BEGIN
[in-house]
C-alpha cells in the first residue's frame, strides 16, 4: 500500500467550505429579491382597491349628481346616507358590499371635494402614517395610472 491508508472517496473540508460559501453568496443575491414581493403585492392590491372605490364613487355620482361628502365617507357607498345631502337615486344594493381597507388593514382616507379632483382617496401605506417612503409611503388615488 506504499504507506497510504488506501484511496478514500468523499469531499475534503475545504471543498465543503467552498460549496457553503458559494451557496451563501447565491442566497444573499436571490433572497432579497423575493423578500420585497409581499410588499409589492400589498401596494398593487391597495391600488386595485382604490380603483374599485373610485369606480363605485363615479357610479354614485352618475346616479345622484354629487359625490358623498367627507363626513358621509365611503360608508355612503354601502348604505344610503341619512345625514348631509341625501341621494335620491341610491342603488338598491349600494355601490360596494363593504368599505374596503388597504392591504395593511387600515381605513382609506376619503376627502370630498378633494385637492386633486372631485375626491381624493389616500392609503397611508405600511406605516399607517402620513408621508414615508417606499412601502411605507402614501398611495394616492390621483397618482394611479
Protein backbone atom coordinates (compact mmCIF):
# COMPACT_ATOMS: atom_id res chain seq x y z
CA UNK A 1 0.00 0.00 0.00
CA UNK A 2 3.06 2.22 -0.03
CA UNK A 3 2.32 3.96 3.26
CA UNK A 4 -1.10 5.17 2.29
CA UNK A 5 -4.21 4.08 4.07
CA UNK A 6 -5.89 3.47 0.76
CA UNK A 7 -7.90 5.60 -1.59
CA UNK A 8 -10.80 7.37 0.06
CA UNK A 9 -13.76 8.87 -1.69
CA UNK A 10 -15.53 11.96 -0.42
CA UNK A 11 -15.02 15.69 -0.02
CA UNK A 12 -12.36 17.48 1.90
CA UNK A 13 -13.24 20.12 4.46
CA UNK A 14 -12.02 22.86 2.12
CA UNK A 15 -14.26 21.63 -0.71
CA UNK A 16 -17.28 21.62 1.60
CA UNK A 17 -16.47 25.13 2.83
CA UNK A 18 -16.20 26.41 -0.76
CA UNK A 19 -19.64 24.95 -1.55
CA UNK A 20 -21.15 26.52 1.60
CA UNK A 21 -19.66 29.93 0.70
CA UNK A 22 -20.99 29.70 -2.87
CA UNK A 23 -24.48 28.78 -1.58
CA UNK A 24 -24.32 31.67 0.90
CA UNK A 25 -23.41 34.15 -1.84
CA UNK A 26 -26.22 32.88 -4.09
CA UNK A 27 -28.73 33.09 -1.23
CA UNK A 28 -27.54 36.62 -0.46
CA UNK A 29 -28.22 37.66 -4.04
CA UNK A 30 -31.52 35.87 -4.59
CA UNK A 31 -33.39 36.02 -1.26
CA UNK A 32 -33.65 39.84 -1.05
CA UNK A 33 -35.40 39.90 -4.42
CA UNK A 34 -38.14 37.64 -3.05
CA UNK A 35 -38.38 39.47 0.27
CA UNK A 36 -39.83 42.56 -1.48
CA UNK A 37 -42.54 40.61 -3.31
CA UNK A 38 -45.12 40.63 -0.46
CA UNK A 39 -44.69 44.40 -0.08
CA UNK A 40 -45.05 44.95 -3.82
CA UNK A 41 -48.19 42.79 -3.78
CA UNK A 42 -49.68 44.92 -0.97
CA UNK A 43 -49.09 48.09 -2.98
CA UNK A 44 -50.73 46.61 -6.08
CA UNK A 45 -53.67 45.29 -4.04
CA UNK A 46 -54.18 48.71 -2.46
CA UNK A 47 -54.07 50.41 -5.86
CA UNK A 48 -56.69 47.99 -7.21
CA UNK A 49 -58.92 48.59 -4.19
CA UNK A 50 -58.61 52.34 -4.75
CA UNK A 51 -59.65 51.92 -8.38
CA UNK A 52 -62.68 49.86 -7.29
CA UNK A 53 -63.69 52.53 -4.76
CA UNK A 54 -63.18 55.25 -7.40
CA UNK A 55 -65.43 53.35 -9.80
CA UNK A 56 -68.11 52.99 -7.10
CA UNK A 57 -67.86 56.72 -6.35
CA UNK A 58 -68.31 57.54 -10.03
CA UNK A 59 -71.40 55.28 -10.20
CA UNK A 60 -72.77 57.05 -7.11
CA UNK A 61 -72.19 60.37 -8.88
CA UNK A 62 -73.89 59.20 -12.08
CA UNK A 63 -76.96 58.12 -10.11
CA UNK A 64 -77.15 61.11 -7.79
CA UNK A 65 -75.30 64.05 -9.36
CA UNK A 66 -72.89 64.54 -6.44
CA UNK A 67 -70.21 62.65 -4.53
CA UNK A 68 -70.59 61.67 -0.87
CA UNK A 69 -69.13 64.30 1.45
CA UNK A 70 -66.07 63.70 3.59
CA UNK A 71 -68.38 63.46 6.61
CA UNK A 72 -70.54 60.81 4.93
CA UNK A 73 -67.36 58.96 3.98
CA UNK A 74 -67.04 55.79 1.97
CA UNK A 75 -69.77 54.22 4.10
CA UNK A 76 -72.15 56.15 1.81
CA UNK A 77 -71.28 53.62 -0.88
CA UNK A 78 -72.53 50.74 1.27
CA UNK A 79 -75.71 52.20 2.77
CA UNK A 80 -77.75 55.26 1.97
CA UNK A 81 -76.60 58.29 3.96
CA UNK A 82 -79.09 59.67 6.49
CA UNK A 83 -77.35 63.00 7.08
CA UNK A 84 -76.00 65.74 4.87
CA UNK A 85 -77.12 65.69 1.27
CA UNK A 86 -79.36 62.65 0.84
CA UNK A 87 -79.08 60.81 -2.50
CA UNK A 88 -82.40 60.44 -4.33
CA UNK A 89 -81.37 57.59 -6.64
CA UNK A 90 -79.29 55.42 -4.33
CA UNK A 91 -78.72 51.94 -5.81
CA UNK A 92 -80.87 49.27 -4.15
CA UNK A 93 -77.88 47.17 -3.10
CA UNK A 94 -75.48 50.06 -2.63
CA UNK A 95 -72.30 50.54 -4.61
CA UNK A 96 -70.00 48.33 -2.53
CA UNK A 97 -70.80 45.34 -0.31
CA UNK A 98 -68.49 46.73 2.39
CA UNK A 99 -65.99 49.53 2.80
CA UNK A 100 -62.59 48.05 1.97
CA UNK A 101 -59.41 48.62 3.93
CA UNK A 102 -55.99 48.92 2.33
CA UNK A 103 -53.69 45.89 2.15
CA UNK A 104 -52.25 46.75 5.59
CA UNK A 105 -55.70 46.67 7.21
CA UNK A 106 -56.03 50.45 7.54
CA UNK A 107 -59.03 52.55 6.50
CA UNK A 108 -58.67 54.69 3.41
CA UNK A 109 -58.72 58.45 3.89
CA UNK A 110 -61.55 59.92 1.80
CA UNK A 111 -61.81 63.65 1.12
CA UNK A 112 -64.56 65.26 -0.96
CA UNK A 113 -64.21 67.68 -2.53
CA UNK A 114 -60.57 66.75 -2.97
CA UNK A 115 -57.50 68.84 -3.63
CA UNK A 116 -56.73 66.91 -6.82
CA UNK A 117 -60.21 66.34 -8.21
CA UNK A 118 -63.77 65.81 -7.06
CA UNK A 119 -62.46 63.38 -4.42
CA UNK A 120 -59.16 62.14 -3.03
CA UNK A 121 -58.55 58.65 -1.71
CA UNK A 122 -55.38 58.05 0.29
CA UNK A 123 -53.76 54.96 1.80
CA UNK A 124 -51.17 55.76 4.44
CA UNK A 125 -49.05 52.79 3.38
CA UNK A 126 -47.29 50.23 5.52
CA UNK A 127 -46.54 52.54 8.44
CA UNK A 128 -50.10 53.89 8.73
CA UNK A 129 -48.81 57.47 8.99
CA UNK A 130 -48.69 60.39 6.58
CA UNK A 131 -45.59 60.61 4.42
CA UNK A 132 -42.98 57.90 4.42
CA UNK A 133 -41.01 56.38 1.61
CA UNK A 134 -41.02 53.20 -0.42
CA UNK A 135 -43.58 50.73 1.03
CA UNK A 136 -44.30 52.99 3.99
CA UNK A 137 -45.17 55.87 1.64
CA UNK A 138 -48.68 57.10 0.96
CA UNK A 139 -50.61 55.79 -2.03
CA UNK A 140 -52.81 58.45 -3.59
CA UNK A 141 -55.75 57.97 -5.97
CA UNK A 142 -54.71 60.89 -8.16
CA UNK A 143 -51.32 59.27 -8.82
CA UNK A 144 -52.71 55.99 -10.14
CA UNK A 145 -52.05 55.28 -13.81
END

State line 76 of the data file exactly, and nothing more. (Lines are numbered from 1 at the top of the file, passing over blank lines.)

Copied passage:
CA UNK A 72 -70.54 60.81 4.93